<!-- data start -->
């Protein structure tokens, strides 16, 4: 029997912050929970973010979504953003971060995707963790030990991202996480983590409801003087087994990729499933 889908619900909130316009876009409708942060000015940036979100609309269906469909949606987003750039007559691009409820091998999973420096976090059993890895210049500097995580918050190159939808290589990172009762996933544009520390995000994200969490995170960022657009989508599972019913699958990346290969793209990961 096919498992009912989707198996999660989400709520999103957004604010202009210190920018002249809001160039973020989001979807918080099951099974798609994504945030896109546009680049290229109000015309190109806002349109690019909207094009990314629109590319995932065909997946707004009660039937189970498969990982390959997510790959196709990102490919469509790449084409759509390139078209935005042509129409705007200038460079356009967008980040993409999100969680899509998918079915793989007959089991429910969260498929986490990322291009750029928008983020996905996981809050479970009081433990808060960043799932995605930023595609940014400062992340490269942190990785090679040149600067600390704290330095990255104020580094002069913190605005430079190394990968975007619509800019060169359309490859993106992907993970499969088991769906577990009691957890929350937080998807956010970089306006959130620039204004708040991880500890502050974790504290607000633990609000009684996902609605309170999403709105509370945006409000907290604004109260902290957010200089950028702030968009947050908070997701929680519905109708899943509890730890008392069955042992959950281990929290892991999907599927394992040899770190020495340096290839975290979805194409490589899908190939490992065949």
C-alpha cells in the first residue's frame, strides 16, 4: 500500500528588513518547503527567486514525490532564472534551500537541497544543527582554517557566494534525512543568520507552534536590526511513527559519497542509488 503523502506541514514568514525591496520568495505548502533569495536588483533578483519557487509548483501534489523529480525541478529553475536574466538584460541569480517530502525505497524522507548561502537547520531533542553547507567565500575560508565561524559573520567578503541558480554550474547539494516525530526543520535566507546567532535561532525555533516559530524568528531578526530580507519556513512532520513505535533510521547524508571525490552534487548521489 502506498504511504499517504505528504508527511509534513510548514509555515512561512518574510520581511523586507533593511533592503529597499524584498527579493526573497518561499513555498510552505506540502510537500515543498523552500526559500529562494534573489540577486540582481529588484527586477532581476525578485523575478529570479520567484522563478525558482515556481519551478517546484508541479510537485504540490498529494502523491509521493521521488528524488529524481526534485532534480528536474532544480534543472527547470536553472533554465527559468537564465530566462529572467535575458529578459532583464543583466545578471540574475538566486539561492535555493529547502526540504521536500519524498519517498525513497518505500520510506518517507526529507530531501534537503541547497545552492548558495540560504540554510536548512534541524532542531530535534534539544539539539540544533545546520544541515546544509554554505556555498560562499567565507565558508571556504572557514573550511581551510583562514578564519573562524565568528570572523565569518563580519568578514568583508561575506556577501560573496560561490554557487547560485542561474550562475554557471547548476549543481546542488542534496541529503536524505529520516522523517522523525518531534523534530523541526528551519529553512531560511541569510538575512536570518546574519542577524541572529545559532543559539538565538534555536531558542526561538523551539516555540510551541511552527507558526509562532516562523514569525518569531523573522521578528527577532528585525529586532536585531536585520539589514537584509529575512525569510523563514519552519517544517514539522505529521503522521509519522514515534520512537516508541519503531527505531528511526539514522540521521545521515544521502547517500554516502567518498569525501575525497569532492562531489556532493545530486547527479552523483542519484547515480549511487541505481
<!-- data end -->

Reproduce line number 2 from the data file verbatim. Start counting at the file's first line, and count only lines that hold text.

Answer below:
C-alpha cells in the first residue's frame, strides 16, 4: 500500500528588513518547503527567486514525490532564472534551500537541497544543527582554517557566494534525512543568520507552534536590526511513527559519497542509488 503523502506541514514568514525591496520568495505548502533569495536588483533578483519557487509548483501534489523529480525541478529553475536574466538584460541569480517530502525505497524522507548561502537547520531533542553547507567565500575560508565561524559573520567578503541558480554550474547539494516525530526543520535566507546567532535561532525555533516559530524568528531578526530580507519556513512532520513505535533510521547524508571525490552534487548521489 502506498504511504499517504505528504508527511509534513510548514509555515512561512518574510520581511523586507533593511533592503529597499524584498527579493526573497518561499513555498510552505506540502510537500515543498523552500526559500529562494534573489540577486540582481529588484527586477532581476525578485523575478529570479520567484522563478525558482515556481519551478517546484508541479510537485504540490498529494502523491509521493521521488528524488529524481526534485532534480528536474532544480534543472527547470536553472533554465527559468537564465530566462529572467535575458529578459532583464543583466545578471540574475538566486539561492535555493529547502526540504521536500519524498519517498525513497518505500520510506518517507526529507530531501534537503541547497545552492548558495540560504540554510536548512534541524532542531530535534534539544539539539540544533545546520544541515546544509554554505556555498560562499567565507565558508571556504572557514573550511581551510583562514578564519573562524565568528570572523565569518563580519568578514568583508561575506556577501560573496560561490554557487547560485542561474550562475554557471547548476549543481546542488542534496541529503536524505529520516522523517522523525518531534523534530523541526528551519529553512531560511541569510538575512536570518546574519542577524541572529545559532543559539538565538534555536531558542526561538523551539516555540510551541511552527507558526509562532516562523514569525518569531523573522521578528527577532528585525529586532536585531536585520539589514537584509529575512525569510523563514519552519517544517514539522505529521503522521509519522514515534520512537516508541519503531527505531528511526539514522540521521545521515544521502547517500554516502567518498569525501575525497569532492562531489556532493545530486547527479552523483542519484547515480549511487541505481